Leadership and Motivation
The role of a leader is to get things done and drive change through other people.
There are three main styles of leadership:
- Authoritarian: The authoritarian leader makes all the decisions and tells everyone else what to do. This style is particularly prevalent in the army and emergency hospital wards.
- Consultative: The consultative leader will talk to everyone involved in or affected by a task to get their views and ideas. They will also keep them informed of any changes.
- Democratic: The democratic leader will go one step further than the consultative leader and actively involve others in the decision-making process rather than just considering their input. It is very much a team approach with everyone talking responsibility for making decisions.
To determine which style will be most effective for a particular person or situation, a leader needs to know how to motivate each individual they are working with.
There are many theories of motivation.
Maslow’s hierarchy of needs:
Maslow purports that people exist in a hierarchy of needs. The most basic need is physiological (food, water, warmth and shelter) followed by safety needs which include job security and somewhere stable to live. Next are social needs for companionship and involvement with others. Esteem needs follow next and this about gaining recognition and respect from others. Lastly, but at the highest level, is self-actualisation covering the desire for status and personal growth.
Maslow states that each level must be satisfied before the next one will become a motivator. However this isn’t always the case as Mahatma Ghandi certainly risked physiological and safety needs for the satisfaction of others when India was striving for independence from the UK.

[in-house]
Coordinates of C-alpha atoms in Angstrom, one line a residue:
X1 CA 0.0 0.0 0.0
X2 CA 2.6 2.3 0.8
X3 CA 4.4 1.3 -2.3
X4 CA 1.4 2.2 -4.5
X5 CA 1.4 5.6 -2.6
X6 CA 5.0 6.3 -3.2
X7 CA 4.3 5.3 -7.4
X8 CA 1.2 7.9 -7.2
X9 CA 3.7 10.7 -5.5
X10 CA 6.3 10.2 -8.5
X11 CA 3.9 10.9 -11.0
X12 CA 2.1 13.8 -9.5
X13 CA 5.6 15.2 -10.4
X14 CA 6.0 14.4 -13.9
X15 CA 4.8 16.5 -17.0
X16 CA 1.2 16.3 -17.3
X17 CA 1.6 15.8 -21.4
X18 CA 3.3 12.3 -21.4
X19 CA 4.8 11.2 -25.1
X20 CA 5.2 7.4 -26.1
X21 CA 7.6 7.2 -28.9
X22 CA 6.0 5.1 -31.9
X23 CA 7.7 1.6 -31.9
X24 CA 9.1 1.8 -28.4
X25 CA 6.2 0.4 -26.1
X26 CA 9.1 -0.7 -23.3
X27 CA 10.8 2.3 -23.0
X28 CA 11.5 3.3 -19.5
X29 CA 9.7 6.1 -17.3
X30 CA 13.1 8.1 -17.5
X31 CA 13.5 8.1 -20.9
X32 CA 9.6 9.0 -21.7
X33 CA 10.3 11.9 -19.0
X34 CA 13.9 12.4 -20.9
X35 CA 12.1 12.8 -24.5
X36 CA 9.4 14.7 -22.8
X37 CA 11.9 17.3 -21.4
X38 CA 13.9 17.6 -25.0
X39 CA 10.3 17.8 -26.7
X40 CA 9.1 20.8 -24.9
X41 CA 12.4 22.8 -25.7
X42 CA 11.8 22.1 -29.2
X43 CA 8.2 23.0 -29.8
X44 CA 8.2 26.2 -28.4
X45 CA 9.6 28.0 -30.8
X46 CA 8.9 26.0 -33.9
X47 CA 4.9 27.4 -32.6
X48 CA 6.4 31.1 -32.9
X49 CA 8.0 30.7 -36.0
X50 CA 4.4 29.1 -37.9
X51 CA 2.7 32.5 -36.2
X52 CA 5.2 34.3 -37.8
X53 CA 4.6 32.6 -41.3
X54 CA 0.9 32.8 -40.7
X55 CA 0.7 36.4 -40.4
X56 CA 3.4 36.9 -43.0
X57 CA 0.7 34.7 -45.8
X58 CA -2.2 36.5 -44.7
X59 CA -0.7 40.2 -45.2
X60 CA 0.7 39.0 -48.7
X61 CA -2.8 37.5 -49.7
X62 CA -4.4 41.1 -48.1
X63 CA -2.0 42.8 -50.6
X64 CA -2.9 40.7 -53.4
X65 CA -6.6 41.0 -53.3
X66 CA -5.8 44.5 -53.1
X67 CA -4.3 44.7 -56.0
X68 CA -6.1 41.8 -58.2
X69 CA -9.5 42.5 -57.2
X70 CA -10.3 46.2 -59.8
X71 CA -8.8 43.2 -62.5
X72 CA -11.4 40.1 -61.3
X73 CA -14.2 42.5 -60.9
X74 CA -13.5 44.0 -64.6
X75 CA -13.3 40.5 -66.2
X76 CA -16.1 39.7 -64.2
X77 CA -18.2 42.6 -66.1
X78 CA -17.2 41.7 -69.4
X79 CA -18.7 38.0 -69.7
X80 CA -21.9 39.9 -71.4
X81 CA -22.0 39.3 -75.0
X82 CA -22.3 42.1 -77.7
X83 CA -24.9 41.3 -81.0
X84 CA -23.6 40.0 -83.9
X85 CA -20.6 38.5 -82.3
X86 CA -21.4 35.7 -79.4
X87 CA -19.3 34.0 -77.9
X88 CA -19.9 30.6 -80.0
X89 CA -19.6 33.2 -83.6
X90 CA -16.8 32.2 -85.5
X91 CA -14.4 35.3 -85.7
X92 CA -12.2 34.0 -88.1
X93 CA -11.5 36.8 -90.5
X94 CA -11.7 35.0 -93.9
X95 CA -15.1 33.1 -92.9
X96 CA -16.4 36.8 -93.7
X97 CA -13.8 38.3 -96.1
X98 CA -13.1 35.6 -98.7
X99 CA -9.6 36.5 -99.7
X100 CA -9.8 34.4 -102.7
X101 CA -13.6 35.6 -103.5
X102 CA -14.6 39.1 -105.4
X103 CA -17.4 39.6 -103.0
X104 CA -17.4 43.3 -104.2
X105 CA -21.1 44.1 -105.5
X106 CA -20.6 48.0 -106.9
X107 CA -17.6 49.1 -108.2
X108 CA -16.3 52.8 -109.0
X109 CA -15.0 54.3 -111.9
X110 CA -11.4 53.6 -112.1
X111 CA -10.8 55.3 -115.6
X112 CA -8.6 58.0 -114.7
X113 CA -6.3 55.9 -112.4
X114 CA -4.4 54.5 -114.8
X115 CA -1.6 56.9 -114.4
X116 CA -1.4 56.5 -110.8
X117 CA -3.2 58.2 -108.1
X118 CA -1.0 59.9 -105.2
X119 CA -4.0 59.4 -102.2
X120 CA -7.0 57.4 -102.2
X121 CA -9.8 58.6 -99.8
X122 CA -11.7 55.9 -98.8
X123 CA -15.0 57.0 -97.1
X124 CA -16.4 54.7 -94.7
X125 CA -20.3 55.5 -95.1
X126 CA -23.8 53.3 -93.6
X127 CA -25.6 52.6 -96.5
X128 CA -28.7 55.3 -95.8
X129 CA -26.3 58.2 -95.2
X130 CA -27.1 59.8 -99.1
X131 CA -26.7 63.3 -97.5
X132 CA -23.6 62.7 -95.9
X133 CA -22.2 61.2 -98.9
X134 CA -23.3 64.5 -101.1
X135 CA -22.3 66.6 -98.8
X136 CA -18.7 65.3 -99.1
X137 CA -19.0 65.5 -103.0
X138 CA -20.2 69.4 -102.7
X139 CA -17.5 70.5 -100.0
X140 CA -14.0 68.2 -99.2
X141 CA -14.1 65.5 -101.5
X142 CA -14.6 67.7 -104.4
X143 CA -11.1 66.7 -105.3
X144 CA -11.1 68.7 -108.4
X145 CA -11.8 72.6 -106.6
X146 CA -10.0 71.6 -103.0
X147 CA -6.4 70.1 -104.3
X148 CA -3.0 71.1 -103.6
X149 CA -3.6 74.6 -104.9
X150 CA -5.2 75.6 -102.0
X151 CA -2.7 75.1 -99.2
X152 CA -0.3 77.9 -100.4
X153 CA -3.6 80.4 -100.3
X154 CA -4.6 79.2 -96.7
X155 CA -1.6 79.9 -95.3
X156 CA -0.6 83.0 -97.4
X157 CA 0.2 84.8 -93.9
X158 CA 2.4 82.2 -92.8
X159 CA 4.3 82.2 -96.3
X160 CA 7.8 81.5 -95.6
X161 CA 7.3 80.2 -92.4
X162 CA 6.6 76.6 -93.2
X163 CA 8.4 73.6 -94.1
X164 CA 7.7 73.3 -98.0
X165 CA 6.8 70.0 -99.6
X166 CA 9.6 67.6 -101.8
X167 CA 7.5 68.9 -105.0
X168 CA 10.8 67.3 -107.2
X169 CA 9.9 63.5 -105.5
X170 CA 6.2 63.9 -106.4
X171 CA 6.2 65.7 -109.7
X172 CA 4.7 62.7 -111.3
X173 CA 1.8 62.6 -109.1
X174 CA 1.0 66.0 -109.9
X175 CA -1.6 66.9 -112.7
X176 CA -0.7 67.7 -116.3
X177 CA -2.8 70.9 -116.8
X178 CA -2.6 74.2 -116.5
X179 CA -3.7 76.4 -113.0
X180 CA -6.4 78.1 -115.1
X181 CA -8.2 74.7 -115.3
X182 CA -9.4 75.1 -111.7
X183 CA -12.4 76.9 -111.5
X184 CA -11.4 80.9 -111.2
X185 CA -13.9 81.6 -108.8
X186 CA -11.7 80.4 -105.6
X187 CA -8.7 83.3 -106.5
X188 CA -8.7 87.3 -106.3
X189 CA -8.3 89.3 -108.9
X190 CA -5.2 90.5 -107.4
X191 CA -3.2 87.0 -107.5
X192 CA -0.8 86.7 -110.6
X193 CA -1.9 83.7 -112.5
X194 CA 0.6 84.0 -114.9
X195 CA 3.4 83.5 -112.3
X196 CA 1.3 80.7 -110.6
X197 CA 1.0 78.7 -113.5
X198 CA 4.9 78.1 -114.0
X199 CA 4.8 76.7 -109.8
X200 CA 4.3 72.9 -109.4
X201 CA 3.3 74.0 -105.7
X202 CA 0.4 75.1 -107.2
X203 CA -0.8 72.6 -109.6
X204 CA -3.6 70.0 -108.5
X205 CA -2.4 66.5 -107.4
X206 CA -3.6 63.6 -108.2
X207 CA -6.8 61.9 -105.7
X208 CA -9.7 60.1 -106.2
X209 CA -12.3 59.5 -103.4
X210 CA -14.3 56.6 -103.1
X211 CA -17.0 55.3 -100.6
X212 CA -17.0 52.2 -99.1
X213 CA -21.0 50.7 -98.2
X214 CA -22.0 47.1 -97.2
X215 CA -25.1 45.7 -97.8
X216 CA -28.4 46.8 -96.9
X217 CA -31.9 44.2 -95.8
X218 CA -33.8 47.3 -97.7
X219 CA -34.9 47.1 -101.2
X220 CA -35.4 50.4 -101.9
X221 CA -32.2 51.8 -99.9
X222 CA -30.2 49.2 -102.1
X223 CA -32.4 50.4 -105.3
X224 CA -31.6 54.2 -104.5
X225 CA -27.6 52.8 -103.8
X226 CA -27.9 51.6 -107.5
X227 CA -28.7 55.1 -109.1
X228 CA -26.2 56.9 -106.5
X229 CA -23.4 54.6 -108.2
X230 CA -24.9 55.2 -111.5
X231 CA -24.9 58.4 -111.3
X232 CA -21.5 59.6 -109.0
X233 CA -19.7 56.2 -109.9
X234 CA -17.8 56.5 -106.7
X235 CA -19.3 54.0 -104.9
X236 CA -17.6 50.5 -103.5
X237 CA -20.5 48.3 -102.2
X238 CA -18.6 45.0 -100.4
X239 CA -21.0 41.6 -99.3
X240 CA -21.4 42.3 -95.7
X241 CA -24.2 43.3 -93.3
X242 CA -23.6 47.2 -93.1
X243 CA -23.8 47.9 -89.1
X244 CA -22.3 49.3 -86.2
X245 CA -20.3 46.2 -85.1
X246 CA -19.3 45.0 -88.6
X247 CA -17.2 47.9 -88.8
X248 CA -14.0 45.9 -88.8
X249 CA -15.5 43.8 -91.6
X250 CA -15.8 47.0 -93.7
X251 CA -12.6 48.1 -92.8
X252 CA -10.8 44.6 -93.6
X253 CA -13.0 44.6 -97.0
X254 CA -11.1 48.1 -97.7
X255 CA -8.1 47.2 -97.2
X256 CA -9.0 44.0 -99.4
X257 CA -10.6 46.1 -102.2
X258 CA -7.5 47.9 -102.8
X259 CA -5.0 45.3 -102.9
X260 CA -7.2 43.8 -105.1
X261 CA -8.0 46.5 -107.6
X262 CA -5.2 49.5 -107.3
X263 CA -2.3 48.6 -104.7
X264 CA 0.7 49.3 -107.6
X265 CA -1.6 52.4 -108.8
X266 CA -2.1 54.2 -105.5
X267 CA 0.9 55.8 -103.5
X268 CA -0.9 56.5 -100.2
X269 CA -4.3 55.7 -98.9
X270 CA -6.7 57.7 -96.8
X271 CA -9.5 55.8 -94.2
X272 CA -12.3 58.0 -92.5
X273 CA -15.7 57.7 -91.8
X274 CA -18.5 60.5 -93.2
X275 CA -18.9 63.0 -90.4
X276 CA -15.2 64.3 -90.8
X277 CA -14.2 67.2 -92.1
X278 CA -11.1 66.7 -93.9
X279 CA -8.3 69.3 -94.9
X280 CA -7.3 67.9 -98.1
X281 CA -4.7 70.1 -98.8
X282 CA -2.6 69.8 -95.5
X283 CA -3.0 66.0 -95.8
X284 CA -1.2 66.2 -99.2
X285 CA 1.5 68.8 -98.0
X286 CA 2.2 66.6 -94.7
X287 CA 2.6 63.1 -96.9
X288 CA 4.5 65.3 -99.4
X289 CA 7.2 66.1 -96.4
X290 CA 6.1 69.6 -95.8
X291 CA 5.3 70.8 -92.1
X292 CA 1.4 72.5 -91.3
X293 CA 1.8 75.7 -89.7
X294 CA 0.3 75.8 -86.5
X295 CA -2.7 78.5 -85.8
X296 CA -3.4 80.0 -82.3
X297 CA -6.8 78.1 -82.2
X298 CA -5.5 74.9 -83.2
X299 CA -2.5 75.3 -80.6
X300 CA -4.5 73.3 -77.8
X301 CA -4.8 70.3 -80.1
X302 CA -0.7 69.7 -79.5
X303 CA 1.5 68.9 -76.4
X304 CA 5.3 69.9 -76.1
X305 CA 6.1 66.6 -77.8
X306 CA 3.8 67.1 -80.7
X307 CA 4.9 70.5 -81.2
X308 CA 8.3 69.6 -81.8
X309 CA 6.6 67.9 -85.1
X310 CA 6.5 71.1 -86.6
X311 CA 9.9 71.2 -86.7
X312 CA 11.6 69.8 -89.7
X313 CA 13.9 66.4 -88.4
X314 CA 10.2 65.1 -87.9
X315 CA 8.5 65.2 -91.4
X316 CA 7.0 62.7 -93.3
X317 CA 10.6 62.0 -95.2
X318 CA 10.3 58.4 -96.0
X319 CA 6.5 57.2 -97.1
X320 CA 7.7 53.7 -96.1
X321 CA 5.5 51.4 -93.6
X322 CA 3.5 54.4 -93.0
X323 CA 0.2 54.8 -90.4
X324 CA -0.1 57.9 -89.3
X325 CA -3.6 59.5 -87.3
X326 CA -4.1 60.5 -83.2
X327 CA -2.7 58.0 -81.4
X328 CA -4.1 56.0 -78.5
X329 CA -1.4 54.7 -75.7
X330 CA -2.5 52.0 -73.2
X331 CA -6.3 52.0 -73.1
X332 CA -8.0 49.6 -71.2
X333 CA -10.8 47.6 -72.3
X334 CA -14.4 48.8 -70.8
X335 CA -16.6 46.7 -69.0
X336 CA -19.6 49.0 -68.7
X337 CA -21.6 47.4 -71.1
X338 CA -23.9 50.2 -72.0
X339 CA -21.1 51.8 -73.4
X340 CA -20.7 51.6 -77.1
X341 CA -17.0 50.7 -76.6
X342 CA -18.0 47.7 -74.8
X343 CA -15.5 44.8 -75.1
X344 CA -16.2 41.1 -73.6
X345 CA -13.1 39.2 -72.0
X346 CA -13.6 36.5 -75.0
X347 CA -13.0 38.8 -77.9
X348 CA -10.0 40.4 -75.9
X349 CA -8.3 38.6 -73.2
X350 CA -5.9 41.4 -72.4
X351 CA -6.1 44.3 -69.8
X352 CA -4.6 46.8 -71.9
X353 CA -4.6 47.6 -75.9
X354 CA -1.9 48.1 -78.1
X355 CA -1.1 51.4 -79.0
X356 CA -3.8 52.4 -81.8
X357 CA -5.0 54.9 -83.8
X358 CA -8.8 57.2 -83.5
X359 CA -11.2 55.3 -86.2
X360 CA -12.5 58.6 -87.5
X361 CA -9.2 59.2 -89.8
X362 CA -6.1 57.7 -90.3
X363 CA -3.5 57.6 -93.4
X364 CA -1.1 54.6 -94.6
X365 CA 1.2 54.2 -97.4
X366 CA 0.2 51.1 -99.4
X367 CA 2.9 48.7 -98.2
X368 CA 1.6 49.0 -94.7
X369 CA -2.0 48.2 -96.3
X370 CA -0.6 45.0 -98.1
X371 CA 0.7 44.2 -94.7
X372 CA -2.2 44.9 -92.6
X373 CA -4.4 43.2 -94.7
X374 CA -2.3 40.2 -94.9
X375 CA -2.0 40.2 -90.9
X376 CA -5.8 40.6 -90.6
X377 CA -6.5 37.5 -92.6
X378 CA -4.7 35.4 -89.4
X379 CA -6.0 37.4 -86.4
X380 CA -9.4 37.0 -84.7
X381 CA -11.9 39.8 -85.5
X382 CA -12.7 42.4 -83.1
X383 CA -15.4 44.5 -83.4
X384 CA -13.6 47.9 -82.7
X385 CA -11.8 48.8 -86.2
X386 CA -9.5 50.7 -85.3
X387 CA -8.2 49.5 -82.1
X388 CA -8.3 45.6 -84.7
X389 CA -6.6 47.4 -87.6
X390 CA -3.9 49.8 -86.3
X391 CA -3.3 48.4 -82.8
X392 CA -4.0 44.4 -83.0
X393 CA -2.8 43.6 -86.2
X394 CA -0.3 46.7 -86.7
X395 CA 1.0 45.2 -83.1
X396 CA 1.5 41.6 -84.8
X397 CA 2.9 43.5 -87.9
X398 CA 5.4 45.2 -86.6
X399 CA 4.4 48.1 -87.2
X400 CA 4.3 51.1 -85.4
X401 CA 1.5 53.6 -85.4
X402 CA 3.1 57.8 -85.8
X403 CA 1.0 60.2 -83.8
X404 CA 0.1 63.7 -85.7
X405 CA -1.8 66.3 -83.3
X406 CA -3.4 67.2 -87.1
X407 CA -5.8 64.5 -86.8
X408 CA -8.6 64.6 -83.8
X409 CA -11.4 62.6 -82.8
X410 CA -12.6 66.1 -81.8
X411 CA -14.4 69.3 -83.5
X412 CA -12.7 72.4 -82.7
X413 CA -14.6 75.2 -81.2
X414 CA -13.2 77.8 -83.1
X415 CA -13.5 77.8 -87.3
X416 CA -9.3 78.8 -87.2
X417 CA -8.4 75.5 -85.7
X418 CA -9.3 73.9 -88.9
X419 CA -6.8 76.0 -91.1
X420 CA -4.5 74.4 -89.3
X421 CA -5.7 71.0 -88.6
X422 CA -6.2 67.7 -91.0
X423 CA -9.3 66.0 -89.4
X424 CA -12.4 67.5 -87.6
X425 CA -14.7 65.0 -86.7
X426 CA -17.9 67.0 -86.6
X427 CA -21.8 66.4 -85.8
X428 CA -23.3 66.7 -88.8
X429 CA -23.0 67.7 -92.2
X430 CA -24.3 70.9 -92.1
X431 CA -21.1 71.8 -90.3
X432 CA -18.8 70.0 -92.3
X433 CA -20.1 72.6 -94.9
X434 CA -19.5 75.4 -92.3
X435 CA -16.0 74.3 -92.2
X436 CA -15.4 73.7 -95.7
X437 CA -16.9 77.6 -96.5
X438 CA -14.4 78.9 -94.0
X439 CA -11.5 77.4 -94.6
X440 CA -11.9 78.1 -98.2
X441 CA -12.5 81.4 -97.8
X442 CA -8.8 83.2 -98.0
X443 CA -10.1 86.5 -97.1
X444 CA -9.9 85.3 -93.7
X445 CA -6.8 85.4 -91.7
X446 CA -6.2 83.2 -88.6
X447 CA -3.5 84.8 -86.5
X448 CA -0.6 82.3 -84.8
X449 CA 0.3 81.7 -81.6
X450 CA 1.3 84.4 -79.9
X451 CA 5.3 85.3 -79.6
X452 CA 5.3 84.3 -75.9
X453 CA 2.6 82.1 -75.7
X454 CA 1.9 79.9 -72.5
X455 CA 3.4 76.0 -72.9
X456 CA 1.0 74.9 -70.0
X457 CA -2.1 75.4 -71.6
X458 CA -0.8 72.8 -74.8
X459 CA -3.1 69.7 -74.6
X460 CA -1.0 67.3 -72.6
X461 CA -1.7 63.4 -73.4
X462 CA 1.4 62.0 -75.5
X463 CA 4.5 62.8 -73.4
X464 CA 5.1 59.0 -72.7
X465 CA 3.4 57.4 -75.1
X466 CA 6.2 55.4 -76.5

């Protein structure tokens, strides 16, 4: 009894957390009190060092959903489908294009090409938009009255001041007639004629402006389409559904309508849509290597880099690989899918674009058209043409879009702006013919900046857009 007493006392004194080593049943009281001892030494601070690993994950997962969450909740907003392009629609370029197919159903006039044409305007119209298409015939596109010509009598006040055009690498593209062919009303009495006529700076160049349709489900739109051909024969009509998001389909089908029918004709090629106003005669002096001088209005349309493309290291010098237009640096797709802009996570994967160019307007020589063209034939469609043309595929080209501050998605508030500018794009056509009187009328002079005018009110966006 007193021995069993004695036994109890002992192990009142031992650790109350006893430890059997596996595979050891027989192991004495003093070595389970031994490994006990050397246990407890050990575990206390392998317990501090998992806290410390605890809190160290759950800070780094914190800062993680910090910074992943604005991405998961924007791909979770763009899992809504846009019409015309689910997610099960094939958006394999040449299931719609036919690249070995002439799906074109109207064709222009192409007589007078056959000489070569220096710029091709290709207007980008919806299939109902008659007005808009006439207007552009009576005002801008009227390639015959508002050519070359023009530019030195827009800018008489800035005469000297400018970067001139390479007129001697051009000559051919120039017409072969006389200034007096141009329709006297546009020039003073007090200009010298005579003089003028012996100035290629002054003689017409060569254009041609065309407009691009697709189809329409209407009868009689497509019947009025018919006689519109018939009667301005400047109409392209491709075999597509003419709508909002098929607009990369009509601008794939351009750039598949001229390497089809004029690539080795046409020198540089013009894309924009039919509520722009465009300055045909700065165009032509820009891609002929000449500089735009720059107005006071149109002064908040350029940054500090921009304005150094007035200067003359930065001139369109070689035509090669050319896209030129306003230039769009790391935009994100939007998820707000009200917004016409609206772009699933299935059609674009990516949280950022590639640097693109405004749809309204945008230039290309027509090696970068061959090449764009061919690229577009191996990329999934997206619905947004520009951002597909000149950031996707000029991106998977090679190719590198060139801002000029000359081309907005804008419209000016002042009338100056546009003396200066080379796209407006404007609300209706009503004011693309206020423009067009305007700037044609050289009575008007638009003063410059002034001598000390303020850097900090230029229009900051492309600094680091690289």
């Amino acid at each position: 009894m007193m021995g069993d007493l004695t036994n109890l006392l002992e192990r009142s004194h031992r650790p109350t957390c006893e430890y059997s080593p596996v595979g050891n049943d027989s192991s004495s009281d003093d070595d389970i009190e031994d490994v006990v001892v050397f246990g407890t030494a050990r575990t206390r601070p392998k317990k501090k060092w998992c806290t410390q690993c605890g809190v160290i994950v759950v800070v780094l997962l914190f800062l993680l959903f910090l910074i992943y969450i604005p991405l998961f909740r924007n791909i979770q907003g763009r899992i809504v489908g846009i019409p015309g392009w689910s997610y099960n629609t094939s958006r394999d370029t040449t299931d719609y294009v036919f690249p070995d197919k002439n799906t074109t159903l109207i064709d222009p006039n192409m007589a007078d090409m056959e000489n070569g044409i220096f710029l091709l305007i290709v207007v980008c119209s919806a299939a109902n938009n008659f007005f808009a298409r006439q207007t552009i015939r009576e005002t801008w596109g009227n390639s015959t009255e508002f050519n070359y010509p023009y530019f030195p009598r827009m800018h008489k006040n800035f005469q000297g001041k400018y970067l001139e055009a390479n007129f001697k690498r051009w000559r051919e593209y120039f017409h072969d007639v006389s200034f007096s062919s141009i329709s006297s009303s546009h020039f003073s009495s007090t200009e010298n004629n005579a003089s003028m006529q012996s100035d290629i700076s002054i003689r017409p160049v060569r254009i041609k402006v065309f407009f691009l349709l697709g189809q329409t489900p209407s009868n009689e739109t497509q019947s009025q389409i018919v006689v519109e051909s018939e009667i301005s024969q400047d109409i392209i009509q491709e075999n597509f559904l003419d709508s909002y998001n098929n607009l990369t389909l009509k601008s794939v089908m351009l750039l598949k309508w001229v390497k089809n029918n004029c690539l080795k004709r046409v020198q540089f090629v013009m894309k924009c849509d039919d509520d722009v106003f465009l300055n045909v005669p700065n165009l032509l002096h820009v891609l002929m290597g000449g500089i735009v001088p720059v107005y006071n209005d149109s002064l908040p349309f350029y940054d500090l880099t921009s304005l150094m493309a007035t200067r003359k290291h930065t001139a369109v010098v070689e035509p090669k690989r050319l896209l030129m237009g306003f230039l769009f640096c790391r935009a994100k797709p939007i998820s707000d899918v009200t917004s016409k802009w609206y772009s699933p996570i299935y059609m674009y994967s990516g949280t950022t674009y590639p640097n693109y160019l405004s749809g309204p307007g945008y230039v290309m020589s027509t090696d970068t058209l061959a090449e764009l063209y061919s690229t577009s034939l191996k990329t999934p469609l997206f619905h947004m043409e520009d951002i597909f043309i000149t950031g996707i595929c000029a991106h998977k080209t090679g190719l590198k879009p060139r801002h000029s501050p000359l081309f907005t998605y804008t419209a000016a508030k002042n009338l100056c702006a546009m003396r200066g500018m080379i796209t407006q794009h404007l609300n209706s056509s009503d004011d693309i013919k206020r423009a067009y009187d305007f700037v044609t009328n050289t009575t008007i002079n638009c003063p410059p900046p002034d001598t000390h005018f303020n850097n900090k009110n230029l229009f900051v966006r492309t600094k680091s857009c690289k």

What leaders can take from Maslow’s model is that they should create opportunities for individuals to develop and make the most of their talents.
Herzberg’s hygiene factors:
Herzberg felt there to be two groups of things to consider, one of which de-motivates and one which motivates. He called the things that can de-motivate ‘hygeine factors’ and these include company policies, salary and the working environment. He stated these to be basics which must be right or else the employee could be dissatisfied, but, he did not class these as things which could motivate. Motivators are in their own second group and include achievement, recognition, the work itself, responsibility and career progression.
McGregor’s X and Y theory:
McGregor had a somewhat different theory that there are two types of people. The first group, called X people, need an authoritarian approach as they are inherently lazy, resistant to work and will take no responsibility. The second group, Y people, are highly self-motivated and best management through participation and involvement.
No one theory will be right or wrong.
A democratic style of leadership will be most appropriate to senior teams and those who are motivated by higher order needs such as personal development and public recognition. On the other hand employees involved in more everyday administration tasks may only be coming to work for the social aspect and would be best managed with a more consultative style. The consultative and democratic styles could be argued to be the most motivating as most people enjoy some degree of responsibility. However people working in the emergency services such as hospitals and fire rescue may need an authoritarian approach because there simply isn’t time for consultation on what’s best to do when lives are in danger.
Each style will work well in different work situations and for different people. One style is unlikely to work well all the time with the same person. Someone who is normally satisfying the highest order self-actualisation needs according to Maslow’s theory could drop back into safety needs and easily slip into being a McGregor X type worker if they feel that their job is under threat and they may be made redundant. The leader must know when to adapt.